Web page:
LAS VEGAS -- The last time Peter Alonso played in Las Vegas, he was clinching the Joe Bauman Award in dramatic fashion, hitting a two-run walk-off home run for what ended up being the last play in Cashman Field history. On Monday, he was back to accept the prize in
LAS VEGAS -- The last time Peter Alonso played in Las Vegas, he was clinching the Joe Bauman Award in dramatic fashion, hitting a two-run walk-off home run for what ended up being the last play in Cashman Field history. On Monday, he was back to accept the prize in a more official -- and hilarious -- fashion.
The Mets' No. 2 prospect was presented with the Bauman Award at the Minor League Awards Luncheon during the Winter Meetings at Mandalay Bay Resort and Casino. Alonso finished the season tied atop the Minor League leaderboards with Reds prospect Ibandel Isabel with 36 homers apiece. Alonso took the RBIs tiebreaker to garner the award, collecting 119 -- the most in the Minors -- while Isabel racked up 78.
Before stepping up to the stage to accept the award in front of a crowd mostly filled with Minor League team employees, the 24-year-old first baseman realized he didn't have much of a speech prepared. That's when he remembered one specific piece of advice he received from his Triple-A Las Vegas manager, Tony DeFrancesco, about four weeks after he'd been promoted from Double-A Binghamton.
"One day in his office, he pulled me in and said, 'Listen, if you're having a family dinner, you've gotta have a special sauce made,'" Alonso told the crowd, mimicking DeFrancesco's voice. "'And you know what, you have all the ingredients nice and perfect. You need to have everything all set. But then, your family members start messing up. They put a little too much garlic, a little too much tomato, a little too much salt. You know what? The sauce tastes terrible and dinner's ruined. You're left with only noodles. Capisce?' I had the same reaction as you guys. But after I thought about it, it makes sense. So pretty much what he was trying to convey in his messed-up way was stick to who you are. For me, it's just 'see ball, hit ball.' Sticking with that approach, it made me have a really successful year."
Alonso could say that again. The 2016 second-rounder was one of the Minors' most productive hitters, beyond what he did in the power department. He produced a .285/.395/.579 line over 132 games between Double-A and Triple-A. He participated in the All-Star Futures Game in Washington, where he hit a majestic blast to left field -- one of a record eight long balls that day. He finished his 2018 season in the Arizona Fall League, where he finished tied for the lead in homers again with six in 27 games. Many Mets fans would have rather seen MLB.com's No. 58 overall prospect end 2018 in Queens.
That's all a testament to the slugger's ability to break out after only 93 games in 2017 -- meant to be his first full season -- due to a broken left hand. And yet, all he kept coming back to was DeFrancesco's advice Monday.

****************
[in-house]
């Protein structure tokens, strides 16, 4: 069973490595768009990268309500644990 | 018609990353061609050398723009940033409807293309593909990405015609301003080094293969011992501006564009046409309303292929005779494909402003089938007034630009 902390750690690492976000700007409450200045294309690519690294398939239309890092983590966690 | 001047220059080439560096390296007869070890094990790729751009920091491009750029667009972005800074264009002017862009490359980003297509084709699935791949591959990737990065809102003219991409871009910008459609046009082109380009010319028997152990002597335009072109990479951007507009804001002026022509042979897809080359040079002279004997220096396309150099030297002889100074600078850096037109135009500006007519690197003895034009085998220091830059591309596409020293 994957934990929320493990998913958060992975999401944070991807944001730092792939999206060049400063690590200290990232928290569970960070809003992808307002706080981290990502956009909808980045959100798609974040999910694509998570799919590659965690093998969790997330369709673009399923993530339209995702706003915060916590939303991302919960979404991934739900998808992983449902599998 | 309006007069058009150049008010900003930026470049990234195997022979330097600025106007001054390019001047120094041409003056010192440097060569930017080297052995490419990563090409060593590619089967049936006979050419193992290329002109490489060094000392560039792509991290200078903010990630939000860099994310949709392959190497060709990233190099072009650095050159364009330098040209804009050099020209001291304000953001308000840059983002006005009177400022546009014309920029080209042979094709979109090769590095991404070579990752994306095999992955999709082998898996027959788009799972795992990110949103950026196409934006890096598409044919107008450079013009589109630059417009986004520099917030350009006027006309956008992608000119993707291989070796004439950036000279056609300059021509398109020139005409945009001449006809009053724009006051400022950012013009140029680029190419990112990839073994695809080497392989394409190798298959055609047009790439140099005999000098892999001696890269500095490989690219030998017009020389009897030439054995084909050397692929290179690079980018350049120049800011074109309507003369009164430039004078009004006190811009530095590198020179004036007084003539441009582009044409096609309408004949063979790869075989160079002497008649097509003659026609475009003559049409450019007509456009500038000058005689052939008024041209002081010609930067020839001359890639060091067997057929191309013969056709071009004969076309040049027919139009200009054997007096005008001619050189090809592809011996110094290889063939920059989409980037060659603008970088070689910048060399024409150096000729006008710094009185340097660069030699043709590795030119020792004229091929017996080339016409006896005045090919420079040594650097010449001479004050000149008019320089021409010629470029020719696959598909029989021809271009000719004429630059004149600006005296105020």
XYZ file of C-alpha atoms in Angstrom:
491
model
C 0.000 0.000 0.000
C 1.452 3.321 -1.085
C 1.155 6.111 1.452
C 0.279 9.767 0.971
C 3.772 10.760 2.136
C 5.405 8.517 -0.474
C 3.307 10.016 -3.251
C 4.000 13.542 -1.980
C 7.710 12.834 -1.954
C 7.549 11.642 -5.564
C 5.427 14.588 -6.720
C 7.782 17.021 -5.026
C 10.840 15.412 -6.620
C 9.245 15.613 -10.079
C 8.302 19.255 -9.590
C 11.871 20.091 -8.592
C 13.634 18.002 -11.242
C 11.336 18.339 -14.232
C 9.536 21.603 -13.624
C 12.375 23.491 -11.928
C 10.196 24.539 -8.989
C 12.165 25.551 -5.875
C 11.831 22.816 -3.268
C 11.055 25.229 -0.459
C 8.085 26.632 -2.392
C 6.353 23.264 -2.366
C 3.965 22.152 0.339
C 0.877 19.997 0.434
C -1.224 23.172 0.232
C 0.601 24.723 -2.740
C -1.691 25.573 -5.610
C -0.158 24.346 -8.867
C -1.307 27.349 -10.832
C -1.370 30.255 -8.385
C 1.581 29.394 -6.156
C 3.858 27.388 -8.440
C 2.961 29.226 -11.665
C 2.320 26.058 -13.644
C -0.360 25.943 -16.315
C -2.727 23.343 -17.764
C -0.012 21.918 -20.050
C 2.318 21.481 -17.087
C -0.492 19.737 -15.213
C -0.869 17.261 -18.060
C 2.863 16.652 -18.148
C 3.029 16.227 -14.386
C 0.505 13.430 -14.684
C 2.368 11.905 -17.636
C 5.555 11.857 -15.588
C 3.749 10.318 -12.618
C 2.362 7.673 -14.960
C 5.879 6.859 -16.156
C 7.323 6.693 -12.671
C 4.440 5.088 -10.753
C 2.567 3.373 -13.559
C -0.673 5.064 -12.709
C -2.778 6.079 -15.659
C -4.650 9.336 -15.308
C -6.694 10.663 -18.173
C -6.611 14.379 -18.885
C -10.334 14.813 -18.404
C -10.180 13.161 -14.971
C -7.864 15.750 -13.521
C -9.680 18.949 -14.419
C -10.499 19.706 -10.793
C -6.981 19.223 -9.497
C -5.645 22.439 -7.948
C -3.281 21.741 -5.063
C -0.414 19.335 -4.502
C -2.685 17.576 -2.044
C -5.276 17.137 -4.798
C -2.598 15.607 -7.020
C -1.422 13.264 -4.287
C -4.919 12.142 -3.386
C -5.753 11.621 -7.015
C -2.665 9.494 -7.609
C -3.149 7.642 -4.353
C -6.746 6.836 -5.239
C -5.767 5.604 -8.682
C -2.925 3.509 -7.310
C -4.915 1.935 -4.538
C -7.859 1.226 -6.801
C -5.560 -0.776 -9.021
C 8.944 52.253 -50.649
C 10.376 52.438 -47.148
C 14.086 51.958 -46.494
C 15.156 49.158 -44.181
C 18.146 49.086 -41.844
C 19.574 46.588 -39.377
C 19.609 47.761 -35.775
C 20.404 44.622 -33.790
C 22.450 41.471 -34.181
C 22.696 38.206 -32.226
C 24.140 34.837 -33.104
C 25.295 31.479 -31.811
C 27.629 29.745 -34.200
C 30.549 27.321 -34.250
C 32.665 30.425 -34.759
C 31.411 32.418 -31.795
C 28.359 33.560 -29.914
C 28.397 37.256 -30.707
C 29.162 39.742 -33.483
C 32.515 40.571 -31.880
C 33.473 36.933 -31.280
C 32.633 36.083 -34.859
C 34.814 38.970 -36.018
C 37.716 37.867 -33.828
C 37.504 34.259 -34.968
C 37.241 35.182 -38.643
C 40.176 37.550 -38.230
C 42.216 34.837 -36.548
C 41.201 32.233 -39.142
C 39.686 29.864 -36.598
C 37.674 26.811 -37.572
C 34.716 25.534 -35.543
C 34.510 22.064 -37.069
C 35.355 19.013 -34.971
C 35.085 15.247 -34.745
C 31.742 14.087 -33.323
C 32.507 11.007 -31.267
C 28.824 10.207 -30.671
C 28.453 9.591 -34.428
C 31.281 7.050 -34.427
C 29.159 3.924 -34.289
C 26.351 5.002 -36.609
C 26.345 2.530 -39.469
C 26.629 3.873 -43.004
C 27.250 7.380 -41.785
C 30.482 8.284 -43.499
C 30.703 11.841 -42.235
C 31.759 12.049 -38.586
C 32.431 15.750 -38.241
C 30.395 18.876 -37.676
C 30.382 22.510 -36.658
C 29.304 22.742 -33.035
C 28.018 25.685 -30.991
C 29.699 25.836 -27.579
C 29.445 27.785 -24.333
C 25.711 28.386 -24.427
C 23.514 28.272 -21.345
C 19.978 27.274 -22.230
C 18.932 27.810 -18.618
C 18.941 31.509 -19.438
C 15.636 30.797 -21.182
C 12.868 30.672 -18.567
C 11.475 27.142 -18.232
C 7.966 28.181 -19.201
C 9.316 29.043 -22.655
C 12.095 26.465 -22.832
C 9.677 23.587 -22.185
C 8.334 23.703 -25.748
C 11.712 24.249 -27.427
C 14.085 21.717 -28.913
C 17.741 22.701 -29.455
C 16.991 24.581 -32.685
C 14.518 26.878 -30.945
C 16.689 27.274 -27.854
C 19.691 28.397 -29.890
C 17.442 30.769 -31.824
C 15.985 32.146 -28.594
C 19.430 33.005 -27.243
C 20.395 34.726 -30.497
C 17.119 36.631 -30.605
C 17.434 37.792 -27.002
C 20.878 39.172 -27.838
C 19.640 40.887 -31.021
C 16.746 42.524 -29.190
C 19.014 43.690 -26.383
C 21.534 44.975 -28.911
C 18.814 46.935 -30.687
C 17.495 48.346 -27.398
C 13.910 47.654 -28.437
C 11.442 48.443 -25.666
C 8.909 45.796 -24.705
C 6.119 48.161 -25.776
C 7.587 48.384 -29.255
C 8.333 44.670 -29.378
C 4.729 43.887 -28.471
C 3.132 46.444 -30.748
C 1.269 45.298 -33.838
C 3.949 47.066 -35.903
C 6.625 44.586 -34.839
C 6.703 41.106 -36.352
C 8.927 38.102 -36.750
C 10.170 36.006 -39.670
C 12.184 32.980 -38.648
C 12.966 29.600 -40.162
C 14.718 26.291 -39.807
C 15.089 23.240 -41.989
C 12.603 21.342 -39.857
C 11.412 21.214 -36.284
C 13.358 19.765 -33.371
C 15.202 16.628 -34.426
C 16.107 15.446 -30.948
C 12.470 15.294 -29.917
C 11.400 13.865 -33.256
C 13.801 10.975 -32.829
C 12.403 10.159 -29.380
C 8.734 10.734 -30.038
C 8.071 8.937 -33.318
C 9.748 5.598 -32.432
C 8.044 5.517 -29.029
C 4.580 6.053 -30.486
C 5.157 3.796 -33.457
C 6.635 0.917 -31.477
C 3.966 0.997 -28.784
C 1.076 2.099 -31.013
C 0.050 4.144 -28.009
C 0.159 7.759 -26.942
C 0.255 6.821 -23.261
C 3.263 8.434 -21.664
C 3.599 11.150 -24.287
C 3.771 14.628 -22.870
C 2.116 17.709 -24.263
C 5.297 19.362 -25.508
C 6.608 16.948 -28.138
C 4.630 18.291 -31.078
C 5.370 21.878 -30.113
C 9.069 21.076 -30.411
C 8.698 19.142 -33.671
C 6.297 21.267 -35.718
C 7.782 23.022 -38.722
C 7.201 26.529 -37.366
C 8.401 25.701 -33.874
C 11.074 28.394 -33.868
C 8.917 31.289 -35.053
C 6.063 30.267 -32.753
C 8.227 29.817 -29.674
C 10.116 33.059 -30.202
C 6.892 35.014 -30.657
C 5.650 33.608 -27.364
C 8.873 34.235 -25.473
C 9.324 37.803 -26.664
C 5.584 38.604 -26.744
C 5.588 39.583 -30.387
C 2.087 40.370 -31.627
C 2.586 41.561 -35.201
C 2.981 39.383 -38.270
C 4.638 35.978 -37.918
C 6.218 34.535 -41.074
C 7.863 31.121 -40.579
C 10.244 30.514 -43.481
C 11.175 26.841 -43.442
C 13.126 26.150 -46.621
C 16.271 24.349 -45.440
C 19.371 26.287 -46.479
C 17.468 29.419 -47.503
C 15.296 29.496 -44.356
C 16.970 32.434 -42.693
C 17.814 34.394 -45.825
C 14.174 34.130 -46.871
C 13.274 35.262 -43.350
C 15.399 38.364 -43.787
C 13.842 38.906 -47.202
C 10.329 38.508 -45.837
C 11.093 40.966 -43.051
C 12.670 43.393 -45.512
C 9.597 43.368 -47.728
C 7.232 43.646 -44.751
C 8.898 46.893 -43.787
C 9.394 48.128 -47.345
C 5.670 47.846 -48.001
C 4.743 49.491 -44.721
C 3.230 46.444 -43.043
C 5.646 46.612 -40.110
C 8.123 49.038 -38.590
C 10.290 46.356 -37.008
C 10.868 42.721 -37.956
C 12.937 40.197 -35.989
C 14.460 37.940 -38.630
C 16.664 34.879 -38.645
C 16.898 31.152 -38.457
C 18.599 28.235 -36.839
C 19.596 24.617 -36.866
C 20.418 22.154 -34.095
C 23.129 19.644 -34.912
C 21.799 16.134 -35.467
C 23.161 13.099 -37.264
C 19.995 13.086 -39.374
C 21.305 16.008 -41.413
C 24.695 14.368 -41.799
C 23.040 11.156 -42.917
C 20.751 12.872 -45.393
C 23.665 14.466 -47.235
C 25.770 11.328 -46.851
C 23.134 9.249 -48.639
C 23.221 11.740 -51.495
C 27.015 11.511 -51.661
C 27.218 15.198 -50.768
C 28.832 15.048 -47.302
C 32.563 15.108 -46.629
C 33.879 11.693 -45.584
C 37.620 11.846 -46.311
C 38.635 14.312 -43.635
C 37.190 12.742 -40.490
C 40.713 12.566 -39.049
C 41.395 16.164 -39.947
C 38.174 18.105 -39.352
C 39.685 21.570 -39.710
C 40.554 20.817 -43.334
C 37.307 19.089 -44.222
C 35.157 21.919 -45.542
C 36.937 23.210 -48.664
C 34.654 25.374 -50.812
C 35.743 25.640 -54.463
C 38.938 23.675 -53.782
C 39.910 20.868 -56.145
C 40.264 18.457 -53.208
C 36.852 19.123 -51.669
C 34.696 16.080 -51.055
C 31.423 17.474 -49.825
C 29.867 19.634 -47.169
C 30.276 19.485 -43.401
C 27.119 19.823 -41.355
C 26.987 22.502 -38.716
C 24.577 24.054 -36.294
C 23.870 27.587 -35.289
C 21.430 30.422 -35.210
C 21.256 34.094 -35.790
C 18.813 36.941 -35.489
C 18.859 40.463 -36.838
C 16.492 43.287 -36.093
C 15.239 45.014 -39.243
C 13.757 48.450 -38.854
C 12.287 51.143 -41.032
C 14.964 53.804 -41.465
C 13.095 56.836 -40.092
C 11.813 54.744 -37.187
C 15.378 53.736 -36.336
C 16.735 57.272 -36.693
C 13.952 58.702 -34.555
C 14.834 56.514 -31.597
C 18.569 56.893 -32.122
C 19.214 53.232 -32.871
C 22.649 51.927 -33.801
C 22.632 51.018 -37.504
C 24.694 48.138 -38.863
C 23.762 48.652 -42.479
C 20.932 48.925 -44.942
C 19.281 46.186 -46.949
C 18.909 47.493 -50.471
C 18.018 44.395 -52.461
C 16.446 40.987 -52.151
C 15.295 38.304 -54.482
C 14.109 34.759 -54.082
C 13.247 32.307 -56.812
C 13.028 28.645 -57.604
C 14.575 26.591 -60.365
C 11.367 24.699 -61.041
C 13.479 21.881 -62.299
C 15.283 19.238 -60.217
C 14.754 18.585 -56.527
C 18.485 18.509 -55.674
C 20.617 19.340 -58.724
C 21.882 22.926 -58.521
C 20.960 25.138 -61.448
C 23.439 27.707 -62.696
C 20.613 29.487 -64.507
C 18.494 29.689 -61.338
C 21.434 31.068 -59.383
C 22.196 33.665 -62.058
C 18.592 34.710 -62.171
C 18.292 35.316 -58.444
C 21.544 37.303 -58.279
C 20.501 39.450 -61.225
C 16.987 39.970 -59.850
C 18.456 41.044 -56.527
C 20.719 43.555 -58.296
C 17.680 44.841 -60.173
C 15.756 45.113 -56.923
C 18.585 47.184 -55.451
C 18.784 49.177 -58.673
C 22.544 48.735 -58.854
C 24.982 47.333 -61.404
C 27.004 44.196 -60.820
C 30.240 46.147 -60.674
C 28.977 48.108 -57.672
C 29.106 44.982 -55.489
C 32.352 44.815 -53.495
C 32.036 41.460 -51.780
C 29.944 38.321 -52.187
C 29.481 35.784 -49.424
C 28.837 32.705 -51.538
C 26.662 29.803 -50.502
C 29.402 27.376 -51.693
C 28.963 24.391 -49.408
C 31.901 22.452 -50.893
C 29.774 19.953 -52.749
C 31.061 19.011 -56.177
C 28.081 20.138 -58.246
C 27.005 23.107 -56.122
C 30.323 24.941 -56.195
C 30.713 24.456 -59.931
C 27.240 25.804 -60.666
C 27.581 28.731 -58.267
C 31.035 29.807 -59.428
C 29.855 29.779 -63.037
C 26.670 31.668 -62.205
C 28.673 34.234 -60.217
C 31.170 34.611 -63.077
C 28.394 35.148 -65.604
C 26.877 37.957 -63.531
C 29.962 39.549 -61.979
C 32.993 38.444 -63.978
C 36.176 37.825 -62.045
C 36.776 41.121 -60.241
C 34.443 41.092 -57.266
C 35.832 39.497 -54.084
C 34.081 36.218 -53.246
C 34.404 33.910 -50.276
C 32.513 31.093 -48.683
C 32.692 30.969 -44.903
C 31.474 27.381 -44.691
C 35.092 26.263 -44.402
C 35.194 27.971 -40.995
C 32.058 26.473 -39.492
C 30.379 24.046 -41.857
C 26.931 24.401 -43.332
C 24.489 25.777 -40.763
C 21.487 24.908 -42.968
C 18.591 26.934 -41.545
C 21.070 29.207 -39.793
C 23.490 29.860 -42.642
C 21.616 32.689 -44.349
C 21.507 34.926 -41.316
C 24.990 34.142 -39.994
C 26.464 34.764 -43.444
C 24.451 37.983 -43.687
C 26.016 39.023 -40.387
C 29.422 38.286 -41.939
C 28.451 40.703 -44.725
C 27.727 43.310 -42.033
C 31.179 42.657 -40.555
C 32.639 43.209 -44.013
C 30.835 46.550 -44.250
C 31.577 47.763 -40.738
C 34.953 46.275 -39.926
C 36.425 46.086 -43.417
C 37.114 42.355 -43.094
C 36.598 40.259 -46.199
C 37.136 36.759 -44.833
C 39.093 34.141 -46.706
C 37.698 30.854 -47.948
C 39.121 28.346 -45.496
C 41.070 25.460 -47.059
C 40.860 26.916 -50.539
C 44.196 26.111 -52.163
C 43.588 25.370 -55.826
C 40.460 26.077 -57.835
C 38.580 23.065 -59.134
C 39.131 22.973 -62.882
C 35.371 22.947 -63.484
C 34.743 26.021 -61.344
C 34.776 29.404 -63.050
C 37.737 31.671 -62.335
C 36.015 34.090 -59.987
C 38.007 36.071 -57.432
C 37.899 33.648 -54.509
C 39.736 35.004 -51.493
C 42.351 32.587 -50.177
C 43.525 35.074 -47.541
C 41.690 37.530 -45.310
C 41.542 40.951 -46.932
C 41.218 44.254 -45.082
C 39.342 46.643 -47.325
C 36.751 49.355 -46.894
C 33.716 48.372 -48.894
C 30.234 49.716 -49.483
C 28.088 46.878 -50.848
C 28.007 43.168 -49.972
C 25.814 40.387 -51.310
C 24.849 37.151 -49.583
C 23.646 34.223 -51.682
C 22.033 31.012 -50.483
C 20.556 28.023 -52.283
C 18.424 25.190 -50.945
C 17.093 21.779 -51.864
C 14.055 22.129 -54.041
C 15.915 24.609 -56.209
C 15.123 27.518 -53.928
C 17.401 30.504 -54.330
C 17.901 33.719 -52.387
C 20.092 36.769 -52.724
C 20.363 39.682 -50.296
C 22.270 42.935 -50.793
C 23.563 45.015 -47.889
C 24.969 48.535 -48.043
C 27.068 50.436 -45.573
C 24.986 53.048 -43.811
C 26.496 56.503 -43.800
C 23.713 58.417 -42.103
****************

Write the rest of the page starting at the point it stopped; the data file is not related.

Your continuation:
"He's your weird Italian uncle," Alonso said after the luncheon. "He has these weird -isms. He's not that at great explaining them. But after thinking on them a while, [you realize it's] you're at Triple-A, just be yourself, like you're going to be successful."
Even though he ended 2018 as a Fall Leaguer instead of a Major Leaguer, Alonso is still expected to head to camp with the real possibility of becoming New York's Opening Day first baseman, following last week's trade of Jay Bruce to the Mariners. New GM Brodie Van Wagenen went so far as to tell New York radio station WFAN he thinks Alonso has the inside track on the job -- a concept that jives with the typical front-office concerns over service time. Van Wagenen backed up his willingness to make Alonso a big part of the club's present, never mind future, by having dinner with him in Arizona while the first baseman was there for the Fall League when the executive was heading to the General Managers Meetings in California.
"He was telling me everything to excite me, not to stress me out," Alonso said of the meeting. "Pretty much just, 'If you do your part, just show up and have fun with it.'"
Doing Alonso's part goes back to his hitting philosophy that might sound basic to others but has him on the cusp of bringing his prodigious power to the Majors in 2019.
"I know it sounds really simple, but a lot of my teammates called me 'Caveman' because of [the phrase], 'Ooh, see ball, hit ball.'" Alonso said during his speech. "I even had a nameplate on my locker at Double-A that said 'Oog'. That approach worked and now Oog's getting an award."
Sam Dykstra is a reporter for MiLB.com. Follow and interact with him on Twitter, @SamDykstraMiLB.